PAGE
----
Saturday, April 08, 2006

Englishmen and Pies


First up, I have to blow my own trumpet a bit, so you’ll forgive me a moment of gleeful self promotion. The May issue of the BBC Olive magazine, in its Blogwatch section has noted Jamfaced as one of their picks of British food blogs. My first press mention and I have Anna at Baking for Britain to thank for pointing it out to me. It’s only two lines in a tiny box on page 16 (if you’re interested) but feels like a three page spread!

Secondly, I have to recommend “Watching the English” by Kate Fox. This is an anthropological study of English behaviour, basically a dissection of “Englishness” from talking about the weather as displacement activity and establishment of tribal values to the ways men and women gossip and the importance of the chip, this is a comical and often embarrassing read. To see in print your own learnt behaviour picked apart and analysed is quite the eye opener. One section involves the class radar that is the naming of our daily meals. Call your evening meal “Dinner” and your middle class unless you are referring to a formal evening meal as opposed to the less formal “Supper” and your upper middle class. Call it your “tea” and you obviously picking coal dust from under your fingernails. She also points out that it is the English working classes and upper classes share a common certainty in the food they eat, not for them the vagaries of middle class food faddism and fashion:

“The upper middle chattering classes are the most receptive and suggestive adherents of the health-correctness cults. Among the females of this class particular, food taboos have become the primary means of defining one’s social identity. You are what you do not eat” (p307)

I’ve said in the past that the food revolution in this country in essentially a middle class pursuit. As Fox points out, the English are pretty ambivalent about their food, they are actually ambivalent about most things that give us pleasure. Any kind of excessive eulogising about the pleasures of the flesh or the pleasures of the plate is seen as embarrassing or frankly a bit dubious. Especially if it comes from a bloke. Any man professing his love for the kitchen or of eating using language outside of the linguistic space occupied by “quite nice” or “filling” is a quiche eating shirt lifter. Watch Jamie Oliver or Gordon Ramsey, with their manly swagger and geezerish manner. Basically, over compensating for the fact they wear aprons to work.

Change comes slowly. Especially in England. Hopefully we’ll get to a point when liking your food and caring about it are just things that everyone does, like in most of the rest of the world. It’ll happen. We’ll stop getting over excited when a new food fusion hits the magazines and restaurants, stop stressing about what we serve up to our friends at dinner and just kick back, relax and enjoy our food. When that happens I’ll probably stop feeling the need to write this blog!

I will now wax lyrical about Pies, so forget everything I just said. Pokeno Pies in Brighton was voted one of the best cheap eats in the recent 2006 Observer Food Monthly Awards. Being in Brighton pretty regularly I have had the opportunity to stuff my face with their excellent pies for a while now, so it was nice to see that my stomach and the national press were in agreement. They make beautiful pies, they really do. Now, most pies I have eaten recently have been a football matches (see, over compensating!) and whilst these are hot and filling and just the right thing to stop you freezing to death over the next hour and a half as you watch 22 men hoof a pigs bladder about, the guys at Pokeno’s have taken pie to a higher level. In fact, there are seemingly dozens of pie type operations springing up in London and her environs. I like to see it as a long suppressed desire finally rising up blinking into the sunlight. A sudden realisation that whilst a bowl of hummus and quinoa might be attractive to us in a certain light, a well made pie is something deeply moving and necessary.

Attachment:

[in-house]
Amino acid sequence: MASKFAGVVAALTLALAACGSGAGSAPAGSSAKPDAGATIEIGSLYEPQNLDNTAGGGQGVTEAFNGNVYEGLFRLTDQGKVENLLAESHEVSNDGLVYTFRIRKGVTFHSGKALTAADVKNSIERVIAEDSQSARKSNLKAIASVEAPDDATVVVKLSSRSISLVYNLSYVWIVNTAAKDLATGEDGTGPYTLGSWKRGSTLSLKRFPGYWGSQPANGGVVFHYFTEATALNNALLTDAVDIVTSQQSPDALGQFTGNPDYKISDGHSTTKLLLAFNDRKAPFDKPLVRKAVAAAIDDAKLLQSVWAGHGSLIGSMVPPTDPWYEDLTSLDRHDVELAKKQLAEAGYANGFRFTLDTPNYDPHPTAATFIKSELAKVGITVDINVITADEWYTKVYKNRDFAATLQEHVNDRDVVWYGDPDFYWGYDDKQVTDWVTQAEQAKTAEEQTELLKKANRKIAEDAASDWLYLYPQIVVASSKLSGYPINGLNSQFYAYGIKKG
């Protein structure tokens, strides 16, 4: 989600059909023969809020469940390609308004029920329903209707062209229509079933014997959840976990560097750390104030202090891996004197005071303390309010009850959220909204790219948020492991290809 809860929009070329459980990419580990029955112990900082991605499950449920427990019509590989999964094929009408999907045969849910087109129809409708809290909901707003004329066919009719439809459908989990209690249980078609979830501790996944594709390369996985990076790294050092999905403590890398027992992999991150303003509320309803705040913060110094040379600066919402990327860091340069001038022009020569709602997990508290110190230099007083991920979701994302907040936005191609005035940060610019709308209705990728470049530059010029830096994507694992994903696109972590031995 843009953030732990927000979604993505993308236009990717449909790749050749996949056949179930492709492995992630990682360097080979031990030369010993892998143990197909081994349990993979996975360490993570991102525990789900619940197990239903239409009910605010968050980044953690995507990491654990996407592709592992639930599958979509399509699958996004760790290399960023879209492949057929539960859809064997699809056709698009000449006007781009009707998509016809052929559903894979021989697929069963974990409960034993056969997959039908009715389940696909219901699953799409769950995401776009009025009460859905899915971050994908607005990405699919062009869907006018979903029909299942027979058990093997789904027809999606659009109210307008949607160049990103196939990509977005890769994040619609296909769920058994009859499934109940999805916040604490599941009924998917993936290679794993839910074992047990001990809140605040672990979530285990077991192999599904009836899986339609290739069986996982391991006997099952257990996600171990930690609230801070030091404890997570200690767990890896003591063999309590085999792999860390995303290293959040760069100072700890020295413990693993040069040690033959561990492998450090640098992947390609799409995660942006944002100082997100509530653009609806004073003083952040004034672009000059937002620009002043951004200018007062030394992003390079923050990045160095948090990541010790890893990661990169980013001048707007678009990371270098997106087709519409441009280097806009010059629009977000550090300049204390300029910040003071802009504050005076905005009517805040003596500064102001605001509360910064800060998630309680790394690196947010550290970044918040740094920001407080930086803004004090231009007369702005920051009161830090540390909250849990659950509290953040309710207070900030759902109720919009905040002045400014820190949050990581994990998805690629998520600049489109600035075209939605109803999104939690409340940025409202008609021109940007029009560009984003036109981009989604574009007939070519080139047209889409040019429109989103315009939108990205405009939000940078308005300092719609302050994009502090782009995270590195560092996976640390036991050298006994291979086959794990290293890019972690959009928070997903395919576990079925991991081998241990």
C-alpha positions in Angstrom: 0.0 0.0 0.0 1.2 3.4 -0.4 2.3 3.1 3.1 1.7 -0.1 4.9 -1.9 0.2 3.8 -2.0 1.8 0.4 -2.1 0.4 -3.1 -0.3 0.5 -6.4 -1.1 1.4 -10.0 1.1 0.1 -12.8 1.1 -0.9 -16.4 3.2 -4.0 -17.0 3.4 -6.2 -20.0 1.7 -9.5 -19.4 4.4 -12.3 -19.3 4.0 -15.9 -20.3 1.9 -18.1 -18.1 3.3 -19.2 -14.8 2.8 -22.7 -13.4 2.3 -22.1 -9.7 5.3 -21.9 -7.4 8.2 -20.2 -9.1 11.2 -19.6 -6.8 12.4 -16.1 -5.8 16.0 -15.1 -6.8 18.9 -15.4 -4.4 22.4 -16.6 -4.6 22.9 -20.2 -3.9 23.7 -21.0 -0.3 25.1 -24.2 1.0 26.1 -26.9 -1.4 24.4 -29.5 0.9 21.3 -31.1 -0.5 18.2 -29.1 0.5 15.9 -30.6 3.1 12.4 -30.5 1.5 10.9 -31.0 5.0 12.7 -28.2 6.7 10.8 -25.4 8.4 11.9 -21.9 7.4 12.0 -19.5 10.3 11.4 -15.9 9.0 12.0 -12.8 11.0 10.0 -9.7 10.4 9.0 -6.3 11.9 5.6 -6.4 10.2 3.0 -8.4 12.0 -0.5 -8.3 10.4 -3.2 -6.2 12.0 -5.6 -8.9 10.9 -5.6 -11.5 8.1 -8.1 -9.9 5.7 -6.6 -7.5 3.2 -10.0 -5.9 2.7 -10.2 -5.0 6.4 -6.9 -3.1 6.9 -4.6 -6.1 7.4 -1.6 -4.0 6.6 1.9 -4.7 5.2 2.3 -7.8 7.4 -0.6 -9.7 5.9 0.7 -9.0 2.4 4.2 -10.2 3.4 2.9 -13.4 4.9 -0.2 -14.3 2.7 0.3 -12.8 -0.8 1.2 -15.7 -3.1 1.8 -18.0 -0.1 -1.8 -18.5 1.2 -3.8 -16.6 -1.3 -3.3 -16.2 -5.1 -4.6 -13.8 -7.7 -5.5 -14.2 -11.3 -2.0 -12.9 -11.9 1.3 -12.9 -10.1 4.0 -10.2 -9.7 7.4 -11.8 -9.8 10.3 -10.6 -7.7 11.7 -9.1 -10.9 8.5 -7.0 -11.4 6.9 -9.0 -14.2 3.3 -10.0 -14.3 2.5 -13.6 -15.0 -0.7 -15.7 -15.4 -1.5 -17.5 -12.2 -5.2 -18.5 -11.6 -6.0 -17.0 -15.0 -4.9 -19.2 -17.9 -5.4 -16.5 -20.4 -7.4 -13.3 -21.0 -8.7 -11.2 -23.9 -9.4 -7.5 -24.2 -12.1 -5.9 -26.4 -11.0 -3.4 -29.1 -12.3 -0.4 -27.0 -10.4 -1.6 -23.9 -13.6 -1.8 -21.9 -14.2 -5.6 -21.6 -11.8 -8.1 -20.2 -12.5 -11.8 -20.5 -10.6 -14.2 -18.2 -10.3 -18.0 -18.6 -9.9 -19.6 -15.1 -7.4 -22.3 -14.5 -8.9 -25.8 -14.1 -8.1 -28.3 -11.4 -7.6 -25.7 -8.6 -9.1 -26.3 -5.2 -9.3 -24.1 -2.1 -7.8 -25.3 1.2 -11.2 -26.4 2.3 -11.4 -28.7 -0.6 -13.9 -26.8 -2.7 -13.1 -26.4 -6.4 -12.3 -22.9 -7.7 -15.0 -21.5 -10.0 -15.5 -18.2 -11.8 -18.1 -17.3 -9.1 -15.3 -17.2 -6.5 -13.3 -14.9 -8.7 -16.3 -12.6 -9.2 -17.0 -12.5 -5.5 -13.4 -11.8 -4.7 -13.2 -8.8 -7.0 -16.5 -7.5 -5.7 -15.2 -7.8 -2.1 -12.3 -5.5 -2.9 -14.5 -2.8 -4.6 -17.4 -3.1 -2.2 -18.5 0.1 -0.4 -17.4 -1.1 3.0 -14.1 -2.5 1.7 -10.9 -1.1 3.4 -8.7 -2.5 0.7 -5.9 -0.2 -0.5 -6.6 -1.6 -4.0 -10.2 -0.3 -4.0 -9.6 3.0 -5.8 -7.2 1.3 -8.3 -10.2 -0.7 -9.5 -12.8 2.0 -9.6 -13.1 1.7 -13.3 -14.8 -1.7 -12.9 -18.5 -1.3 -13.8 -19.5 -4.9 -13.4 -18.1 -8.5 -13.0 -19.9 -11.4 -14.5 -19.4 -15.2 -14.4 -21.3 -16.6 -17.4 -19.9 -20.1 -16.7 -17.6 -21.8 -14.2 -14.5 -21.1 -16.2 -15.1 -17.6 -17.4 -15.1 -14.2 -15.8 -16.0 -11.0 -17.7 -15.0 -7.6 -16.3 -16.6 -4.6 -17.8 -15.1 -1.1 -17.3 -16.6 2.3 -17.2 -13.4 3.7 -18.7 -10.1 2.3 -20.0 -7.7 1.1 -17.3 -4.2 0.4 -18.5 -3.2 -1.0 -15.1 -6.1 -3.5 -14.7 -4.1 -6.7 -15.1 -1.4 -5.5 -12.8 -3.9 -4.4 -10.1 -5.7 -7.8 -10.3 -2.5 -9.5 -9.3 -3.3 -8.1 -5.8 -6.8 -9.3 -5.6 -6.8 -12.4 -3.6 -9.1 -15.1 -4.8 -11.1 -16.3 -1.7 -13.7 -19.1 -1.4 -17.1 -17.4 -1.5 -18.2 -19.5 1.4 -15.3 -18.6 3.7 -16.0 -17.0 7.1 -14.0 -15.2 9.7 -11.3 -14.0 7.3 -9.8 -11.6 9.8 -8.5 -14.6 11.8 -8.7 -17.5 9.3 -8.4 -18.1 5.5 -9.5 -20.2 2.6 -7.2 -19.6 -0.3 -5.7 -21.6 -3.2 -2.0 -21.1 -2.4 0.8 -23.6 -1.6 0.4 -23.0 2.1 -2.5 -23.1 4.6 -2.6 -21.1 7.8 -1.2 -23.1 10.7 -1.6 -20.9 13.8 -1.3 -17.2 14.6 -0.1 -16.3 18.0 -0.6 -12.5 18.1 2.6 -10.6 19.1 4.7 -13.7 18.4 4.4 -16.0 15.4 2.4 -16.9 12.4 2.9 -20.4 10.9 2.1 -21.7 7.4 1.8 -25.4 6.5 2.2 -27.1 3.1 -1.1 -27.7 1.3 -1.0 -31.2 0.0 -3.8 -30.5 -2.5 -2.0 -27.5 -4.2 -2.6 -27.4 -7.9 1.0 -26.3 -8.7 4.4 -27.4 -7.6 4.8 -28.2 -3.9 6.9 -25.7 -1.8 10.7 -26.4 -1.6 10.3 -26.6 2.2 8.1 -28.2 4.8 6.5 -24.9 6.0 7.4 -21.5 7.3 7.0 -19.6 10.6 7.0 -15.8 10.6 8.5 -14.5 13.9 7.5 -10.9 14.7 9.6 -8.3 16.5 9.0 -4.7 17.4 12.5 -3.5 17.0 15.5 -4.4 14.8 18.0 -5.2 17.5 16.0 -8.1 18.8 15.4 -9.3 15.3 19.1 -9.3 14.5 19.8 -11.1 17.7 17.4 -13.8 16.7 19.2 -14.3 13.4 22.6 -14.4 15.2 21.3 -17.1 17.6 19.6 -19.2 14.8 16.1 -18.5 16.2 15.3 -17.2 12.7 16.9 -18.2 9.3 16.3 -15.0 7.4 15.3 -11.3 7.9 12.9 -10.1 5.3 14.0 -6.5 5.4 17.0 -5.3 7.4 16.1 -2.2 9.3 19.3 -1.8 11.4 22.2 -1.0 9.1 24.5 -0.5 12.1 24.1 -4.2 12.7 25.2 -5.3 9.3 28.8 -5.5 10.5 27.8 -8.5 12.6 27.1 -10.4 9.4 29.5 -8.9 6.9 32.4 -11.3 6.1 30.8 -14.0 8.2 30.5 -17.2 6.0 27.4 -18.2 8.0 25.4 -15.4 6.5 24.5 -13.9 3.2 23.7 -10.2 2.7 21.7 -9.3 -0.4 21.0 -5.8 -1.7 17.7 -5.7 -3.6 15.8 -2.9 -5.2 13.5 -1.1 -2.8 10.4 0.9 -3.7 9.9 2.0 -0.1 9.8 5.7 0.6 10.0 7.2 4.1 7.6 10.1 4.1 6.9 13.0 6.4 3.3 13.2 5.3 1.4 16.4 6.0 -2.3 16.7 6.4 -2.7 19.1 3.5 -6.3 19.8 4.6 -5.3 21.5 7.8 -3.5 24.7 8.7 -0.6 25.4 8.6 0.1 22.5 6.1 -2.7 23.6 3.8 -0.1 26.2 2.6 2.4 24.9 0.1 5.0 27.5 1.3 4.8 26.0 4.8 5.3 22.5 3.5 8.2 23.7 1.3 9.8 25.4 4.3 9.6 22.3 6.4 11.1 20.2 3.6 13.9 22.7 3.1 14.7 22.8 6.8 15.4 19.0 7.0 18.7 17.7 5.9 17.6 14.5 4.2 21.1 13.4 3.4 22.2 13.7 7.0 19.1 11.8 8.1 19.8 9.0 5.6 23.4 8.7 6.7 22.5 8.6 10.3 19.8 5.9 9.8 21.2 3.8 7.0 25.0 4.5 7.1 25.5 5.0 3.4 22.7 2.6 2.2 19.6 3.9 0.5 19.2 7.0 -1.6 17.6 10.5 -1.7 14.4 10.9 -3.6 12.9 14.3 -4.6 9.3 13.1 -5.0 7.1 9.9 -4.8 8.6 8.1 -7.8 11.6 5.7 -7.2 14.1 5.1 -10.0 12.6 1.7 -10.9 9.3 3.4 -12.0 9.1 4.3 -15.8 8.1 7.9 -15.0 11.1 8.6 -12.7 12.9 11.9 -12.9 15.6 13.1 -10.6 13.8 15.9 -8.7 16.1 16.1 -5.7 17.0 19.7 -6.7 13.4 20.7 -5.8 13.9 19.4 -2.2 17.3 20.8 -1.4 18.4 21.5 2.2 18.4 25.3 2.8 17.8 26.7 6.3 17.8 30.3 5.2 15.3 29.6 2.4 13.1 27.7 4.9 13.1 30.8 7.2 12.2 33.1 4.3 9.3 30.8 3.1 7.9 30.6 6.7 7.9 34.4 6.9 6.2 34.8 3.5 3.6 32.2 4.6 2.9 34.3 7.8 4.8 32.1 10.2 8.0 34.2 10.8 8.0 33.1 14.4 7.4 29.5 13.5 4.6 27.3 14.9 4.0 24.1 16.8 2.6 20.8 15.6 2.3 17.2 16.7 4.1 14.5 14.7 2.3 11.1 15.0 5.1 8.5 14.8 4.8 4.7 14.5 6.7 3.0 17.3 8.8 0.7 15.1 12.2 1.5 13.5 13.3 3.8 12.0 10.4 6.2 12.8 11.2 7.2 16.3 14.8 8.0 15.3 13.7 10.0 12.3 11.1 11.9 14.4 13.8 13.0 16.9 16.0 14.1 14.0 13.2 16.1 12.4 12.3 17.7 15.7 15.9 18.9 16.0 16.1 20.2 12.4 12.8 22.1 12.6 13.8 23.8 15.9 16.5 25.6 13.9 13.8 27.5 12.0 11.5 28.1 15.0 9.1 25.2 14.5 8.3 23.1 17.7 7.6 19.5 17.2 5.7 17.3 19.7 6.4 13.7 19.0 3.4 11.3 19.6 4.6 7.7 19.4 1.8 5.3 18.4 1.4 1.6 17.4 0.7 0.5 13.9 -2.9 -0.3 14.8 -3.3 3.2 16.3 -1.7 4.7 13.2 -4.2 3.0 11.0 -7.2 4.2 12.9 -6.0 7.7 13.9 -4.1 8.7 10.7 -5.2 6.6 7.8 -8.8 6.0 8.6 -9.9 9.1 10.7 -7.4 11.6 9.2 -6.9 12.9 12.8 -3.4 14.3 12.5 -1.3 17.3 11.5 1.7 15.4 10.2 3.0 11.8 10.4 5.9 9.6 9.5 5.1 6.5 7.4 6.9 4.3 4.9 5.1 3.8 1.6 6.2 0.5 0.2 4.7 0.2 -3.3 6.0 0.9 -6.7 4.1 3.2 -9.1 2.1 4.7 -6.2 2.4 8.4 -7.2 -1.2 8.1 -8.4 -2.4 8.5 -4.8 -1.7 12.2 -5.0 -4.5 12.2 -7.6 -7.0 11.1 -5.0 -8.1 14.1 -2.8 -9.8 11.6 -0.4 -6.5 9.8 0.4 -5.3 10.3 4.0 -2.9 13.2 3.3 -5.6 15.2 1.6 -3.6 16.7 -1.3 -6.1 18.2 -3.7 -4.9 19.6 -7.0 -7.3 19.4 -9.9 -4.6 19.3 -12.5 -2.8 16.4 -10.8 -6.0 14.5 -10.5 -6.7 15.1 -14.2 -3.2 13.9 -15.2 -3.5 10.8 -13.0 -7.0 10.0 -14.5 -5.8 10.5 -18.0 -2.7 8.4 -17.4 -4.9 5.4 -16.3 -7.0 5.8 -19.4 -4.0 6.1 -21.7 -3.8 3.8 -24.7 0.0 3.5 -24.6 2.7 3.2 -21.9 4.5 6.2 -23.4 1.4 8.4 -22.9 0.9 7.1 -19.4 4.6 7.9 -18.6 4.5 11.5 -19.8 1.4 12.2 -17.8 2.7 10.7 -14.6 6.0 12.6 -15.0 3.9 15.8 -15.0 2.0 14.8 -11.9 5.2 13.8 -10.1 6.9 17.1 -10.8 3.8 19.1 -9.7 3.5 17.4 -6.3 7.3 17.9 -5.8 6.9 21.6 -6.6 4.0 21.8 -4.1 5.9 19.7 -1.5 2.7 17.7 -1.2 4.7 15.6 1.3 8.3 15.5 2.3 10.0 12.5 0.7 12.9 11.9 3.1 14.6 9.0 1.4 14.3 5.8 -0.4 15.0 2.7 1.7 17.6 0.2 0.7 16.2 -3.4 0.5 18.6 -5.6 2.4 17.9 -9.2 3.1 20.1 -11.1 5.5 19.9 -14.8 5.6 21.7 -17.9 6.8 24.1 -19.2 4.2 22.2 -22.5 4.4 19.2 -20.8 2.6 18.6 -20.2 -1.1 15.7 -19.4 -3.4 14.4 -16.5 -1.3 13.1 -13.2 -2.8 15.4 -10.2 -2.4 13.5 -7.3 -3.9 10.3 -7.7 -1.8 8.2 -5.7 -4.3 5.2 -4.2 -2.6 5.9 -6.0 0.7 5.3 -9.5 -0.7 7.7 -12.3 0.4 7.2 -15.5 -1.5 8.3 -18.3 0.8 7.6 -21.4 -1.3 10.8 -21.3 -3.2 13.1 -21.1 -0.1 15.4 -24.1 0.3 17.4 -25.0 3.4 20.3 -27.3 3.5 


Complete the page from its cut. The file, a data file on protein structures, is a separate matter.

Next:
Pokeno Pies make light crisp tasty pastry but that has body, the crispness yielding to a softly chewy ness. The fillings do exactly what they say on the tin. They actually fill the pie. Beef Chorizo and Onion. Steak Stilton and Port. Smoked Haddock. Simple strong flavours. To accompany these marvels a pile of fluffy mash and some mushy peas. The only thing they don’t do is traditional parsley liquor. By hey, that’s progress for you. Things get left behind.
Pokeno Pies: 52 Gardner Street, North Laine, Brighton, BN1 1UN, United Kingdom


Andrew said...

Congrats on the Olive mention. Me last month, you this... stage one of world domination!

tejal said...

I'm very happy for your mention in Olive--would you believe I can get Olive, along with Waitrose food and Good Food, at my tiny bookstore here in California! I'll check it out.

cookiecrumb said...

Hey, Monkey Gland. Congratulations. Quite nice. Filling!

anna said...

Hi MG. What is the luscious filling in the pie illustrated. I can imagine my teeth sinking into it, but it would be lovely to know what succulent centre will be flooding the tastebuds of my imagination.

Feeling hungry, so hurry...

Hageltoast said...

congrats on getting into olive! I've certainly been enjoying the blog.

Alexandra said...

Congrats on the press mention! I just happened across your blog...keep up the good work!

drbiggles said...

Whoa congrats! It's fun, huh?

Well, if you keep on doing what you're doing, you'll be getting far more than a mention. You've got quite a following already and this is only the beginning.
I love meat pies.

gastrochick said...

Congratulations on your mention in Olive magazine.
It looks like I might be appearing in their provpunter feature in the July edition. Fingers crossed.

Jasmine said...

Congratulations on your media mention--well deserved :)


shaz said...

that looks excellent! yummy